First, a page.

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How data is revolutionizing hockey

By Steve Cavolick

As an Analytics practitioner for over 20 years, I am fascinated with how companies are leveraging their data to create value and become transformational in their industry. We all know that companies that are analytics-driven are more likely to acquire customers, be profitable, and retain customers than those who aren’t.

But what about organizations that aren’t companies? How can they use data to transform their business? The National Hockey League is an example of an organization that is not a company, but sees data leading them into the next generation of team performance and fan experience. Consistently ranking #4 in popularity among the major sports in America, the NHL believes using data will make viewing the sport less passive and draw more fans to the game through related activities such as fantasy sports.

“I’m so happy with the fact that all of this technology will give all of our fans an opportunity to get closer to the game,” NHL commissioner Gary Bettman told The Athletic in this article.

The new system is based on sensors in pucks and players’ jerseys that will record and send information up to 200 times per second. With the monitoring of individual player movements and performance, concerns around ownership, usage, and security of the data arose. Teams had questions around access to the raw data, how it could be delivered in real time, and in what format the data will be shared so it can be used. The NHL Players Association was concerned that the data on personal performance could be used against them in future contracts, but the league and players agreed that no biometrics would be captured and that none of the information generated could be used in contract negotiations and arbitration.

The benefits to teams in using league-wide data will be three major areas:

  • Athletic Performance Monitoring: Understanding how a player exerts himself in games over time can help teams determine the physical load each player can tolerate and help with minutes distribution within a game.
  • Having Context: It will be possible to draw up plays and simulate how the other team’s defensemen will react, for example.
  • Rosters: Using data to determine who is the best (and worst) fit for a team and tactics. This will help teams construct rosters and become more targeted in free agent signings.

As in any organization that is new to analytics, there are some people that see the value of the data wave and are hiring new people to expand their analytics teams, while others are not quite believers yet. One GM said, “I’m not anticipating hiring a bunch of people. I think you’ve got to figure it out. It’ll be a process of learning – ‘How is this going to help us? What am I going to do with it?’ Until it comes out, I think for me, it’s premature to be jumping in.” This quote illustrates a universal tenet in analytics, which is the importance of having a strong use case and that can be tied back to improvements in the team or company.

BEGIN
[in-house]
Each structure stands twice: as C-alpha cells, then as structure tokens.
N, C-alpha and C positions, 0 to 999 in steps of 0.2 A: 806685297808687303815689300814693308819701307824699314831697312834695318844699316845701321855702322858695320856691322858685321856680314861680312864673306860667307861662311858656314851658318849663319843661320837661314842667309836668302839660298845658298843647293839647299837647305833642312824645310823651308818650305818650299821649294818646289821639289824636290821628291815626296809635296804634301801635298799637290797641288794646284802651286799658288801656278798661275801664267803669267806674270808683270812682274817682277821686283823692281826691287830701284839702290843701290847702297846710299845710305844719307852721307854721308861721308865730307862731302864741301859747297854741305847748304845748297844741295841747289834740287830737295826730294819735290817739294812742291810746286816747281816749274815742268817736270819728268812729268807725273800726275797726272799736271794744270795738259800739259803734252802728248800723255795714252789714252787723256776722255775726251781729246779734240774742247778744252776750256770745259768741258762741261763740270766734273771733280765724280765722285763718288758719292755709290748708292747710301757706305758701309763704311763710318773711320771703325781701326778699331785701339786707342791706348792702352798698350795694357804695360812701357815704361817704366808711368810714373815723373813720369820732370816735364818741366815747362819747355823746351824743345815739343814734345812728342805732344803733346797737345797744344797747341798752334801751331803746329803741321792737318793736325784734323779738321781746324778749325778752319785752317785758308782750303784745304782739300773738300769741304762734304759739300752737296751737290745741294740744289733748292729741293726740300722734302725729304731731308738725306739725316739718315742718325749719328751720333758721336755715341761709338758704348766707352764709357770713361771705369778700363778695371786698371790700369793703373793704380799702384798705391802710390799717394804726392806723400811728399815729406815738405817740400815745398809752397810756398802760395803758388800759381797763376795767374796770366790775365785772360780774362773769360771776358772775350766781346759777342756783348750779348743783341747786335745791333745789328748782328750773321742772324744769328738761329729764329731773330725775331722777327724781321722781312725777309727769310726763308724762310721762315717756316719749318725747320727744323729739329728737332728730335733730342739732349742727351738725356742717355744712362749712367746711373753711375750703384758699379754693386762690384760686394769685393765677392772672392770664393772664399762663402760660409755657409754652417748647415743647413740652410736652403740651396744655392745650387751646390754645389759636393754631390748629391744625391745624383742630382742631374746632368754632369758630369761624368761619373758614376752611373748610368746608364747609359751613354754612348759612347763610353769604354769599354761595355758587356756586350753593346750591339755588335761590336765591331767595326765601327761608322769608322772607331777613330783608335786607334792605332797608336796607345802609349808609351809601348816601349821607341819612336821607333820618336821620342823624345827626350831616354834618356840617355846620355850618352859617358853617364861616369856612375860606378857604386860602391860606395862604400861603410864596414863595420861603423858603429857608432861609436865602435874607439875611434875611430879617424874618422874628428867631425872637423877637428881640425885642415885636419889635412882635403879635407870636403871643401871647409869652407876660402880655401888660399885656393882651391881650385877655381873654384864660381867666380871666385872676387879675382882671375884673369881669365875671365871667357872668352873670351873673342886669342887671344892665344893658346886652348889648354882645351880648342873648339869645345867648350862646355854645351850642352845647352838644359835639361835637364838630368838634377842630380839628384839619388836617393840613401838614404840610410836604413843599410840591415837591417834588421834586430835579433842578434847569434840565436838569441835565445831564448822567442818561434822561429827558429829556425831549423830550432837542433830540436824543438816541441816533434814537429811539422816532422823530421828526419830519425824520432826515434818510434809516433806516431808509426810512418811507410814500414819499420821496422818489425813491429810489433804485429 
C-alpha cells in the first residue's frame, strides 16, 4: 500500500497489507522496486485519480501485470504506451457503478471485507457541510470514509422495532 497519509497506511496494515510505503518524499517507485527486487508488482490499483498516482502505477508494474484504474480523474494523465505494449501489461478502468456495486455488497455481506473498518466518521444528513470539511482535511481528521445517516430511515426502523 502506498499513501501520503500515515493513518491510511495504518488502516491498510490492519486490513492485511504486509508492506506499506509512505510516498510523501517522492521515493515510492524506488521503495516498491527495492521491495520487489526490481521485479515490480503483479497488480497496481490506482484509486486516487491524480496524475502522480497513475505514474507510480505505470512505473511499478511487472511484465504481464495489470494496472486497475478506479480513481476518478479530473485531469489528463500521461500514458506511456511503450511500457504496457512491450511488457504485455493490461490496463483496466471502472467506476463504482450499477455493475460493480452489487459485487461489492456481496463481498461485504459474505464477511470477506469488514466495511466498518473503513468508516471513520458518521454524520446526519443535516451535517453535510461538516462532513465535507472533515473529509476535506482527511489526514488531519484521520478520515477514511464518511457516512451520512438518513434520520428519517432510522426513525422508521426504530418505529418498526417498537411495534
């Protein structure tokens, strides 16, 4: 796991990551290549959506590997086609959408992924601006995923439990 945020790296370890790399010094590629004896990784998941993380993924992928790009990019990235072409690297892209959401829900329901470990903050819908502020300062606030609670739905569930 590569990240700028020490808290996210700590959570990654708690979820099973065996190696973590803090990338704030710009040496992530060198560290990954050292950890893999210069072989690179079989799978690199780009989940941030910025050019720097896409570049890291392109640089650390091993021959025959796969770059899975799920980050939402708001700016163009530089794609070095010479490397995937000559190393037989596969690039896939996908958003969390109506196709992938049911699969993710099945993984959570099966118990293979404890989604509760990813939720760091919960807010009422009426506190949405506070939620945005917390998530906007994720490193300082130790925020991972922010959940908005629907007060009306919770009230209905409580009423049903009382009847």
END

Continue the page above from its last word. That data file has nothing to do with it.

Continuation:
Teams will benefit, but beginning next year, fans will also be able to leverage the data to augment the way they watch and participate. For those watching on TV, live stats above each player will display exact speed in MPH, time spent in the offensive zone, total feet skated, and scoring. Fantasy hockey players will receive a video when one of their players scores within seconds of it happening. Mobile sports betting apps will leverage this data to support real-time proposition bets, and create probabilities of team success based on in-game injuries and lead changes.

The coolest proposed use of the player data so far entails using the player data in real time to create a virtual, real-time version of the game. Do you want to watch the game as your favorite player sees it? Or the way it looks to the coach from the bench? Since each player is basically a data point, technology in development will change the angle of how you watch the game. This will put fans right in the game as it unfolds.

Whether you are providing player stats in real-time or trying to reduce SG&A as a percent of revenue, the success of your analytics initiative depends on your ability to source, cleanse, secure, and visualize your data. That’s the LRS sweet spot. Let us help.

The LRS Big Data and Analytics team has over 20 years of experience in statistics, information management, predictive analytics, and data warehousing. If you are interested in understanding how we can help you find value in your data with advanced analytics, please fill out the form below to request a meeting.

About the author

Steve Cavolick is a Senior Solution Architect with LRS IT Solutions. With over 20 years of experience in enterprise business analytics and information management, Steve is 100% focused on helping customers find value in their data to drive better business outcomes. Using technologies from best-of-breed vendors, he has created solutions for the retail, telco, manufacturing, distribution, financial services, gaming, and insurance industries.